At least one large law firm is talking about setting annual client billing minimums, perhaps approaching $200,000. If you won’t meet it, you can’t come aboard. Down the road, if you don’t meet it, we might show you the door.
Much rejoicing for small firms or solos, right?
No so fast, my little friend.
The firm that set this off is one of the largest global law firms. As one intrepid GC has pointed out, if you can’t meet the minimums with your international spend, then you really aren’t trying. And for a large law firm to risk big conflicts over small clients doesn’t make legal or business sense.
That is why I think minimums for global law firms (to call them large also seems oxymoronic) will actually move up, that $200,000 could just be a starting point.
It is another example that the legal industry is splintering; clearly small local firms in the US are not going to serve clients on global matters. Will they get some clients that formerly went to larger firms? Just be careful about what you mean by smaller. The firm that set this off notes that it has “3,500 lawyers located in 30 countries and 69 offices.” So a firm of 500 lawyers is *smaller*, just not *small*.
Larger national law firms would probably pick up the slack in the first instance. Smaller firms with specialized practices or mega-firm diaspora are next. Solos? Maybe, but likely only with knowing one of the client’s senior executives or board members. The only solos I know who are doing high-level corporate work (i.e., for publicly-held or venture-stage companies) know the CEO or a board member. Litigation or one-off stuff (employment, real estate, etc) is different.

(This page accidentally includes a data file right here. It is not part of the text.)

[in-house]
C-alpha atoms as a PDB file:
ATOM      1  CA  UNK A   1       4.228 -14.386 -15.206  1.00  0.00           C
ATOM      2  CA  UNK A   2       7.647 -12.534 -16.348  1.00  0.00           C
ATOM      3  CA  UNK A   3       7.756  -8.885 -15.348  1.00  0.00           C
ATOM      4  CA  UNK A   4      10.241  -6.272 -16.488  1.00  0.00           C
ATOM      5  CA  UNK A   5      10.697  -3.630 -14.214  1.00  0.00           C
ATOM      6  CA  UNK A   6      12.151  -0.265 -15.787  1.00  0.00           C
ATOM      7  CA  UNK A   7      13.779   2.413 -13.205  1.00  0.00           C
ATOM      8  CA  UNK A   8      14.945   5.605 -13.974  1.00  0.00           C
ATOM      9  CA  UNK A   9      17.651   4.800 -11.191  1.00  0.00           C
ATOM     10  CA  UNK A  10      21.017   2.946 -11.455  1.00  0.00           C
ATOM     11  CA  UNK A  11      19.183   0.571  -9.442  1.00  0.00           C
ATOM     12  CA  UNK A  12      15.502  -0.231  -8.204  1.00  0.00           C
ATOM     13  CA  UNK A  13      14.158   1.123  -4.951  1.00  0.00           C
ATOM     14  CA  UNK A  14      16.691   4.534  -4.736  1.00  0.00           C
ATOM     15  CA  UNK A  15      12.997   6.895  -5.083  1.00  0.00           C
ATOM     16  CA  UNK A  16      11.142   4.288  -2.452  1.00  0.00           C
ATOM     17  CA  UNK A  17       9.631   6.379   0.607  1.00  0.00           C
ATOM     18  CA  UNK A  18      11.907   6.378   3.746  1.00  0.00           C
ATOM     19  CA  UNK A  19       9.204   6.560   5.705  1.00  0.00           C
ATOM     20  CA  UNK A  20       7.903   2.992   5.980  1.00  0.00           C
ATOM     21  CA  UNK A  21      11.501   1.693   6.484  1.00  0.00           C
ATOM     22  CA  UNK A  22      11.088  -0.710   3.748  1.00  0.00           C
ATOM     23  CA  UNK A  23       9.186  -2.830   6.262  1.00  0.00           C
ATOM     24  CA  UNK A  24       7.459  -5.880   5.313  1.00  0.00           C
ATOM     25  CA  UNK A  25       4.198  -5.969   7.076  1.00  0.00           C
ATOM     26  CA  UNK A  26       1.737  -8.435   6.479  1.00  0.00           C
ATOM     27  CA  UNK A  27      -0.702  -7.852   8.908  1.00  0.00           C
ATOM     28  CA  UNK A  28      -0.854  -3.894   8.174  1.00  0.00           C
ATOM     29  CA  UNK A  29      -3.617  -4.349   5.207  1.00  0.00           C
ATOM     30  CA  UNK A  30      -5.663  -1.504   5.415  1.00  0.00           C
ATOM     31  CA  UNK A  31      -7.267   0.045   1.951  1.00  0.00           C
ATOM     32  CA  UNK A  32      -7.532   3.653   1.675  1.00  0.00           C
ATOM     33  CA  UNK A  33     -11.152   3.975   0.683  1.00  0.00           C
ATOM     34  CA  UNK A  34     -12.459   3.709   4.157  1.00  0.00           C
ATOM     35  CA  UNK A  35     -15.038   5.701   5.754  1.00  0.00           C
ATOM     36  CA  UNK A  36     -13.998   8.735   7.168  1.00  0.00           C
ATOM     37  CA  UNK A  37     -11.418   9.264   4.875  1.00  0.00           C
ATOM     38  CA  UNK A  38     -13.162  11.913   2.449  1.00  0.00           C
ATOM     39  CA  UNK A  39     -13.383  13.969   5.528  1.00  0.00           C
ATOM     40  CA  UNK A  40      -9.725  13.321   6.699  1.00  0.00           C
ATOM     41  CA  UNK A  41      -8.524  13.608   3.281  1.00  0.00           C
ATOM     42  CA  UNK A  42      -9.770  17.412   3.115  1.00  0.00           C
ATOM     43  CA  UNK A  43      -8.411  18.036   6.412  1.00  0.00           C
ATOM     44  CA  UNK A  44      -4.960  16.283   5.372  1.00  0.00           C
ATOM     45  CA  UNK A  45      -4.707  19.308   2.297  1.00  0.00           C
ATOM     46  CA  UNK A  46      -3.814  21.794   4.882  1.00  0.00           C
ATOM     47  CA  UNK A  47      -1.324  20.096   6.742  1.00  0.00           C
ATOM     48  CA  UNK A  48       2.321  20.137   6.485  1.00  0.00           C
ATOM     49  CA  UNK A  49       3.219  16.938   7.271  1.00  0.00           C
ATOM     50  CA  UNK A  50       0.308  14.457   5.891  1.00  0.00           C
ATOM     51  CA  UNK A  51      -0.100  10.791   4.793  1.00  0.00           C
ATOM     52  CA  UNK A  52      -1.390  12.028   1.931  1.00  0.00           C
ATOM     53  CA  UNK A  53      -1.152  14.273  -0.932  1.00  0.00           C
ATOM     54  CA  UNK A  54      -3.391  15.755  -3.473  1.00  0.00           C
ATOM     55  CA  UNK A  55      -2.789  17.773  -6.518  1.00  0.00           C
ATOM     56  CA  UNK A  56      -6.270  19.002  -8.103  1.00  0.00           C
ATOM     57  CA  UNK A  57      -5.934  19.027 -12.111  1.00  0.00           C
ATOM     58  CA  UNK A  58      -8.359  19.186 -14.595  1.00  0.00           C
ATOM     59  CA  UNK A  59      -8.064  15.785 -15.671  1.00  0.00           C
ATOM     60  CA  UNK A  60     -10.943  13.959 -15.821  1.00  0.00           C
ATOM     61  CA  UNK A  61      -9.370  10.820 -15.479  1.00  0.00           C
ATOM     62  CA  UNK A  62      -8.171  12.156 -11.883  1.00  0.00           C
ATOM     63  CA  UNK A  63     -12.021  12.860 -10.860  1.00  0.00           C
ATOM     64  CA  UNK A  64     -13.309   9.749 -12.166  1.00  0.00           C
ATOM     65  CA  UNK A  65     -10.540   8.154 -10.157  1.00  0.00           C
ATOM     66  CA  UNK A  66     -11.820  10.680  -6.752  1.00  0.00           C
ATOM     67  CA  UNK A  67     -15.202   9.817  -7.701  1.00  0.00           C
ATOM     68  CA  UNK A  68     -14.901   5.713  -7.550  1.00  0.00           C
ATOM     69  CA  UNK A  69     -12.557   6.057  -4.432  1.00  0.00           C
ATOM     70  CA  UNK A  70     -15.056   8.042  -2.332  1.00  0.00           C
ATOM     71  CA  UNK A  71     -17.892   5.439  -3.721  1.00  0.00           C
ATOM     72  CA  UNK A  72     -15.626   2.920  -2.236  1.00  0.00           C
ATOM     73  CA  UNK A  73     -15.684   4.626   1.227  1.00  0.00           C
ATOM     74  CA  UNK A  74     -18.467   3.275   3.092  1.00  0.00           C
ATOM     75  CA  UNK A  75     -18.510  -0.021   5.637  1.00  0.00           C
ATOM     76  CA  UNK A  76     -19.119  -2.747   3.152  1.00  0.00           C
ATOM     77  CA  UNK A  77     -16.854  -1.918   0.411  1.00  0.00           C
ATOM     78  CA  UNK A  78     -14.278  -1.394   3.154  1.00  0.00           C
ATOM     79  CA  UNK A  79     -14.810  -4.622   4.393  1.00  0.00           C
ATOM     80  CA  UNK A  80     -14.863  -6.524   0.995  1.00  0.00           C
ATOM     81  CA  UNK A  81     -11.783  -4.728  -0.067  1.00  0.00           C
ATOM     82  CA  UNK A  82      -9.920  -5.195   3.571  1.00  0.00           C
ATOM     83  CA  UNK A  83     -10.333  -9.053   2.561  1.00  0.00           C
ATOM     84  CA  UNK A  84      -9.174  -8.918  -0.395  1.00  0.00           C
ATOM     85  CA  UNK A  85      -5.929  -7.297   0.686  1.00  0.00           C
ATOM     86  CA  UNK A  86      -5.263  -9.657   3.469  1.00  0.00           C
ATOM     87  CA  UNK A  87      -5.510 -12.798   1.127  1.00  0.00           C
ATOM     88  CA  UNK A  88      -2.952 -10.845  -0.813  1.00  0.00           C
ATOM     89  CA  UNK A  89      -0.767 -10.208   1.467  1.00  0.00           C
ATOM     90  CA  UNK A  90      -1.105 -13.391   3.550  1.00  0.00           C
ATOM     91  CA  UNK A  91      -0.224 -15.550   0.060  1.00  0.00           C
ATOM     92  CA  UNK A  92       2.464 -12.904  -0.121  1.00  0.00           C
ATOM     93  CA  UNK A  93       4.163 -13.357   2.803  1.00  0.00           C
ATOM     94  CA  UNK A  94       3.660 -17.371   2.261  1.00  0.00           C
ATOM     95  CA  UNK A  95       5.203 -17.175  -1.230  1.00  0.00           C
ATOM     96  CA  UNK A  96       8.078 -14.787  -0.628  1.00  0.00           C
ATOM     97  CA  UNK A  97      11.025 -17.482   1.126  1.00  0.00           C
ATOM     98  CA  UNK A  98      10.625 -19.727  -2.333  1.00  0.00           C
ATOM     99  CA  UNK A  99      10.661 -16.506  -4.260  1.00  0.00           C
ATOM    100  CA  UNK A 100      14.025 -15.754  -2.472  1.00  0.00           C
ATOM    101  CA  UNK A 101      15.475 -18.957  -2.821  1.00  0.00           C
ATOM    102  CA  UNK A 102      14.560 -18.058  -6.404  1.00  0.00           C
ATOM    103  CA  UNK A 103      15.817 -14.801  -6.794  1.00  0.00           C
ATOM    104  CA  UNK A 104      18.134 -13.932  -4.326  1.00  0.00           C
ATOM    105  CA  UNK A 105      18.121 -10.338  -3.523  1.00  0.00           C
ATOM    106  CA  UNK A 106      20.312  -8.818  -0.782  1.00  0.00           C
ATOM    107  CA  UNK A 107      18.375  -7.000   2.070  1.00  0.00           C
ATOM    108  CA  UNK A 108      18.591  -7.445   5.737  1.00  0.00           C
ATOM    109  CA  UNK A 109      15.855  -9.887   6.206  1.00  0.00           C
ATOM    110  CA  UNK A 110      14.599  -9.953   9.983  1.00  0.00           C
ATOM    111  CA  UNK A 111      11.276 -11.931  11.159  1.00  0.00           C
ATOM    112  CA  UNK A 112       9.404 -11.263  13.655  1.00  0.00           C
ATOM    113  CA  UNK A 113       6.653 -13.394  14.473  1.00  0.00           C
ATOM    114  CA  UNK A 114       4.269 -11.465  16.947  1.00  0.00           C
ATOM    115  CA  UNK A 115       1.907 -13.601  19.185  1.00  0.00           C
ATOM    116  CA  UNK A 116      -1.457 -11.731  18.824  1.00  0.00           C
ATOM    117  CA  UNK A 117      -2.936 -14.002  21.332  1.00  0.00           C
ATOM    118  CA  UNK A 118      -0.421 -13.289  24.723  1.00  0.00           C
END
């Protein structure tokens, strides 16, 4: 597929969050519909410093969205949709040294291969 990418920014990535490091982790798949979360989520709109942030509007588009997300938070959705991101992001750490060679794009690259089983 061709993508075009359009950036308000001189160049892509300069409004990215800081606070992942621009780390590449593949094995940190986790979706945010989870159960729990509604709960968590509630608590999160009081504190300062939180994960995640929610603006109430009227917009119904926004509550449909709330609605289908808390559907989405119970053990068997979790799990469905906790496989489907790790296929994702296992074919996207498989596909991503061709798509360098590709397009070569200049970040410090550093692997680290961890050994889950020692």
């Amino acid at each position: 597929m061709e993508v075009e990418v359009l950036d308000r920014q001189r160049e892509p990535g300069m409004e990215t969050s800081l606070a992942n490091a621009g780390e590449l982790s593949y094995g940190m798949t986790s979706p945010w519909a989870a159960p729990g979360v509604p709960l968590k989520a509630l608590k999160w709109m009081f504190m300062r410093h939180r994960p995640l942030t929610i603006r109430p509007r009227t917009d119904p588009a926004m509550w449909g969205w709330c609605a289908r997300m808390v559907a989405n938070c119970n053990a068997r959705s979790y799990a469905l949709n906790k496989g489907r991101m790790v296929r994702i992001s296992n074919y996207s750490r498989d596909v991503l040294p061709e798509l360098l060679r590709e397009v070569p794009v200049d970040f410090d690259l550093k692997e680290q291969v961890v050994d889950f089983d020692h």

As I mentioned Monday, one of the most interesting aspects of the client minimum issue is what it means to senior associates or junior (non-equity) partners. If you have some real expertise, client relationship skills, and guts, you have to think about going free agent. Taking your legal talents to (a virtual) South Beach.
These “new solos” won’t be solos in the traditional sense, in that they cast a wide net and take a lot of different work that comes through the door. In fact, if they are working out of a spare bedroom, there is no door, not even a shingle.
For all client-facing purposes, though, they will appear the same as they did when they were at GlobalMegaLaw. For now, this is not a competitive threat to GlobalMegaLaw. But it is potential collateral damage of the new policy. Some of your best people will leave. And some of those that stay are not the type that attract clients in the first place.
When you Google the firm that started the debate, the summary on the initial search page says it “represents emerging growth and high technology companies.” The challenge will be that when the once and future minimums kick in, they may keep emerging growth companies from splurging on their services in the first place. Would they have taken Facebook or Twitter or Groupon as clients at the start?
If your short-term strategy means you let growing companies slip through your grasp, you are committed to the big-fish low-growth pool. That is where all your competitors are, and they may have trawlers and larger nets.
And as far as the lawyer you let get away, she has a more basic approach to the clients you threw back.